Remember Kritikal's Late Nights, Early Mornings?

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Houston's history is dotted with albums that, fairly or not, have been swept aside. We'll examine them here. Have an album that you think nobody knows about but should? Email sheaserrano@gmail.com.

Kritikal Late Nights, Early Mornings (Self-Released, 2010)

Kritikal (pronounced Kriti-cal) raps exactly like you'd hope a guy born in Texarkana but raised in Alief would rap: Free of pretense and full of fury. There are no metaphors or analogy or traces of lyrical trends. He's going to punch you in the chest, and there's not much you can do about it.

Late Nights, Early Mornings is actually his third official tape, but the first one he's released online. When asked why he chose to sell his first two tapes in the streets rather than upload them, he responded "I mean, it worked out." They do things differently in Alief, sir. And it's hard to ignore how likeable that is.

Y'allmustaforgotability: 91 percent

Read what Y'allmustaforgotability means.

Best Song on the Album: "My Luck," where producer GP of MidiMusic eagerly ties together a horn section with an En Vogue hat-tip and Krit moonwalks across it.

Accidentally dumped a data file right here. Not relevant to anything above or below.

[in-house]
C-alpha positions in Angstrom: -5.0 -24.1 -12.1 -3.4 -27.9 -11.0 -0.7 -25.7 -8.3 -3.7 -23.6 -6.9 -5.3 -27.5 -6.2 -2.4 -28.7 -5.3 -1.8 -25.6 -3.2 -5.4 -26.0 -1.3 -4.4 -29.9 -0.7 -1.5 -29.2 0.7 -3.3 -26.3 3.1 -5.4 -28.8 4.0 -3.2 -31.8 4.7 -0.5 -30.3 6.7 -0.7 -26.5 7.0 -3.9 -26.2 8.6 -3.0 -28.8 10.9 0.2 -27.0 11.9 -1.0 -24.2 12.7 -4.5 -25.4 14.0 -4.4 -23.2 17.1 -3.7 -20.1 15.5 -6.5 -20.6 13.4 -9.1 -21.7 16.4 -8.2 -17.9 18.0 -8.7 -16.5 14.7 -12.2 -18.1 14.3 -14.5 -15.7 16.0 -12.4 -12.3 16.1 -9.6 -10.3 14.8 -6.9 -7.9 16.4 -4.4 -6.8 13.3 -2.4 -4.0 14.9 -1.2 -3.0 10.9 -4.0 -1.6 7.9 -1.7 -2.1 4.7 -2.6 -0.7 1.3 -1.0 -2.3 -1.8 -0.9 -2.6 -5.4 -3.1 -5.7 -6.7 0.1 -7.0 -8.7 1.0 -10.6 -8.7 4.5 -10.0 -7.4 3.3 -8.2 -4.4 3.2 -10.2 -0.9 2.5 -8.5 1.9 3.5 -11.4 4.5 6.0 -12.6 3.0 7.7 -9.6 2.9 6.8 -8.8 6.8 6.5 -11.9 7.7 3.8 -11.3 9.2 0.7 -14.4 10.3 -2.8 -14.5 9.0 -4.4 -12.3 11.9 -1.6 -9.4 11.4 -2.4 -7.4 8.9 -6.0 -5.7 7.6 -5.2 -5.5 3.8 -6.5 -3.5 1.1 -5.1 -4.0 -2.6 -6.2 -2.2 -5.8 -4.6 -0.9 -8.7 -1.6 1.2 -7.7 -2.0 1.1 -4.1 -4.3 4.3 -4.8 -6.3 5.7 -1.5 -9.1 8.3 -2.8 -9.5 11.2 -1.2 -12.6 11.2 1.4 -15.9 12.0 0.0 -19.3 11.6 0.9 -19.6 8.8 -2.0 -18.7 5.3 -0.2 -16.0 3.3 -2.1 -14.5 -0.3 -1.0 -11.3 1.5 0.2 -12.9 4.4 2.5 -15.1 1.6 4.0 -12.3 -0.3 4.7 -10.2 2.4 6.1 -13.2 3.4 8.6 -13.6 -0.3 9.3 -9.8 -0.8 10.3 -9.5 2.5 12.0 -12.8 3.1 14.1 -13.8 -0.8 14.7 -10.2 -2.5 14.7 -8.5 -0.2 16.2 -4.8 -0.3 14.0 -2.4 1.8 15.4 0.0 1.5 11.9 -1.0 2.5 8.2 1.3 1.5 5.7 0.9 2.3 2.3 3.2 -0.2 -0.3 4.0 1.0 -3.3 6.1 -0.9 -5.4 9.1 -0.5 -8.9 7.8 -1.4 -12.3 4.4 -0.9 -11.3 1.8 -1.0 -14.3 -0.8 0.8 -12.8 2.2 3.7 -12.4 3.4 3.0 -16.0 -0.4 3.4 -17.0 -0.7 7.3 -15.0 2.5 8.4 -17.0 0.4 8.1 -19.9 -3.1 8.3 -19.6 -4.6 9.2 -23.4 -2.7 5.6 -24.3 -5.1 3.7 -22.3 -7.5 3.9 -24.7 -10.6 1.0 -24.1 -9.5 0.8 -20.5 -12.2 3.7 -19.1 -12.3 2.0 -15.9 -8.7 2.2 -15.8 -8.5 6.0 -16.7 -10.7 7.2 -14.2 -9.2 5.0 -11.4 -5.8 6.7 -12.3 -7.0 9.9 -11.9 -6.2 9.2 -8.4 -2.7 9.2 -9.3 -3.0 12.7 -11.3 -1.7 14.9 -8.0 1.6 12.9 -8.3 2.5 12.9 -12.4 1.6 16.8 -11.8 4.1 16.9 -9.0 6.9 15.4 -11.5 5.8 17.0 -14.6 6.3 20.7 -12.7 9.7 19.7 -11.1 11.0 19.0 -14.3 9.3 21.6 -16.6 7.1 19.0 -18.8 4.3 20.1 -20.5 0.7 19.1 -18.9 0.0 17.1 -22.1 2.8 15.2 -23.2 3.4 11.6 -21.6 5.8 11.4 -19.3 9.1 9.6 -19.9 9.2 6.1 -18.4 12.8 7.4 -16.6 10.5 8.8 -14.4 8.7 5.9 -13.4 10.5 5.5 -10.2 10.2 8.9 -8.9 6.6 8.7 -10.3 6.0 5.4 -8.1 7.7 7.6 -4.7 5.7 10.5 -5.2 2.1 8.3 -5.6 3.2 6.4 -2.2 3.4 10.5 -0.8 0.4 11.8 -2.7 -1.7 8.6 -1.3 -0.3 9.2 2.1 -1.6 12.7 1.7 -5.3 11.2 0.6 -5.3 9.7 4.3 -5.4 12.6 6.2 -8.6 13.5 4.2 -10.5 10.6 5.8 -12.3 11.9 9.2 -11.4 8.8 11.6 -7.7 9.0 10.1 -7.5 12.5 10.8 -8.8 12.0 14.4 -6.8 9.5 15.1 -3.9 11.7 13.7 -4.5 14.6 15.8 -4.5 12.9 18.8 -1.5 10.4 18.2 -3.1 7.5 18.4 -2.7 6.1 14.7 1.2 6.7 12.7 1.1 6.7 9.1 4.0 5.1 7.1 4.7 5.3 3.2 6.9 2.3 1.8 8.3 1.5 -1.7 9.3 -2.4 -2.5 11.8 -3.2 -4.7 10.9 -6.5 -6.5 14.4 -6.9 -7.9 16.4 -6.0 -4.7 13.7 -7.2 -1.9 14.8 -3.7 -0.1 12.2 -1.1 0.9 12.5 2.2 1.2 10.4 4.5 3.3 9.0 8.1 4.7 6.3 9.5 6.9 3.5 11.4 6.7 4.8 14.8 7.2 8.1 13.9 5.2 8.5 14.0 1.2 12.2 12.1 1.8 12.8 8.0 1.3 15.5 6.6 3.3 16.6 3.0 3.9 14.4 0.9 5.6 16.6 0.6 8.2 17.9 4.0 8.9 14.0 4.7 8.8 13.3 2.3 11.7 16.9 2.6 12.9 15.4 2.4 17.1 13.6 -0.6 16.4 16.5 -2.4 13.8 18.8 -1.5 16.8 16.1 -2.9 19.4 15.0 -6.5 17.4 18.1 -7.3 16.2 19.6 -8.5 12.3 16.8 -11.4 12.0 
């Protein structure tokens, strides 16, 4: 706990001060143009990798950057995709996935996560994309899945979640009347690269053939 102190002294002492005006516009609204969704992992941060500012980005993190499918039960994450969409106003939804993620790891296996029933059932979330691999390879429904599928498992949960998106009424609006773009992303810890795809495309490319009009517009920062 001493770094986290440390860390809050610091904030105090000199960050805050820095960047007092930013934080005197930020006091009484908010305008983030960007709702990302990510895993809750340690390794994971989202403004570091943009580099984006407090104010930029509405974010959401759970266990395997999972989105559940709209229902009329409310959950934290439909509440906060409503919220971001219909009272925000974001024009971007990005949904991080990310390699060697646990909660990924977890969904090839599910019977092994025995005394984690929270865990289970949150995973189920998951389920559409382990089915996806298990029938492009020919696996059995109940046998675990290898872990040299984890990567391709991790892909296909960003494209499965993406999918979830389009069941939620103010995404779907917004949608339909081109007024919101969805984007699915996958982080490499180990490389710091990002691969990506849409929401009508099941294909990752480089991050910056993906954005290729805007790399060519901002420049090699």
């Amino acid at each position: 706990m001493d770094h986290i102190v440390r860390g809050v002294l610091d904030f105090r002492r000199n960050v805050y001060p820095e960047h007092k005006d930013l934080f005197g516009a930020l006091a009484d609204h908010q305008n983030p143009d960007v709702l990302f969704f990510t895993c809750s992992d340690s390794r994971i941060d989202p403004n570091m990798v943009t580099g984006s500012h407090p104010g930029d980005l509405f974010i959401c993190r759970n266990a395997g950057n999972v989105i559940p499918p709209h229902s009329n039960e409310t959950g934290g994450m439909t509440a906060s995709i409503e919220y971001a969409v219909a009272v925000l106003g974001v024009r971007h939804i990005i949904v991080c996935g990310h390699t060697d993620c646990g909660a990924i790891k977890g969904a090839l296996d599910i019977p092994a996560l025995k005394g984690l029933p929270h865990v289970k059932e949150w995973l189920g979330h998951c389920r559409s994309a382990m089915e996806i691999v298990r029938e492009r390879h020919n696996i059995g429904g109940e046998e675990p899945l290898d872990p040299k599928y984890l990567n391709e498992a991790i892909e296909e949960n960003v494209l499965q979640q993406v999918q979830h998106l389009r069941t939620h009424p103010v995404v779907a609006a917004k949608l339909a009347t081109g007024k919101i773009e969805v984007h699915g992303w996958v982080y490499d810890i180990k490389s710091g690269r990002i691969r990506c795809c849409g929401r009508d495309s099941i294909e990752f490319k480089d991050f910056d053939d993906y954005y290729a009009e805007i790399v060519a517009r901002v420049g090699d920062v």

Most Unexpected Plot Point on the Album: On "Nobody," a mammoth apocalypto track the devil will likely play when he decides to destroy the Earth, Kritikal ponders the potential devastation of an instantaneous black hole that's begun swallowing planets. It's likely the story is a parable. Even if it's not, it's still pretty ill.

Most Expository Line On The Album: The "Why Are You Asking A Masked Man Who He Is?" monologue from the beginning of V for Vendetta that is used at the beginning of "V for Vendetta." Kritikal's not-entirely-indirect commentary seems pretty clear: I'm here, I'm counterculture, and you're going to pay attention to me. Or I'm going to stab you with this pointy, pointy knife."

Obscure Fact(s) You Can Pawn Off As Your Own To Make Yourself Look Smart:

  • The first time Krit says that he got into anything music was 1988. He was four years old.
  • The back of the CD is a picture of Krit performing live, which can adequately be described as a spectacle. We saw him perform recently at the Best Rapper in Texas competition. It appeared as though he wanted to stomp the ground into dust. Also, Doughbeezy is unintentionally in the picture as well, and he looks especially happy.
  • In addition to gospel music, Krit's mother used to sing background for some blues singers as well. The influence is most readily evident on "Trill Hip-Hop," a wonderfully wonky track that all but drips molasses.

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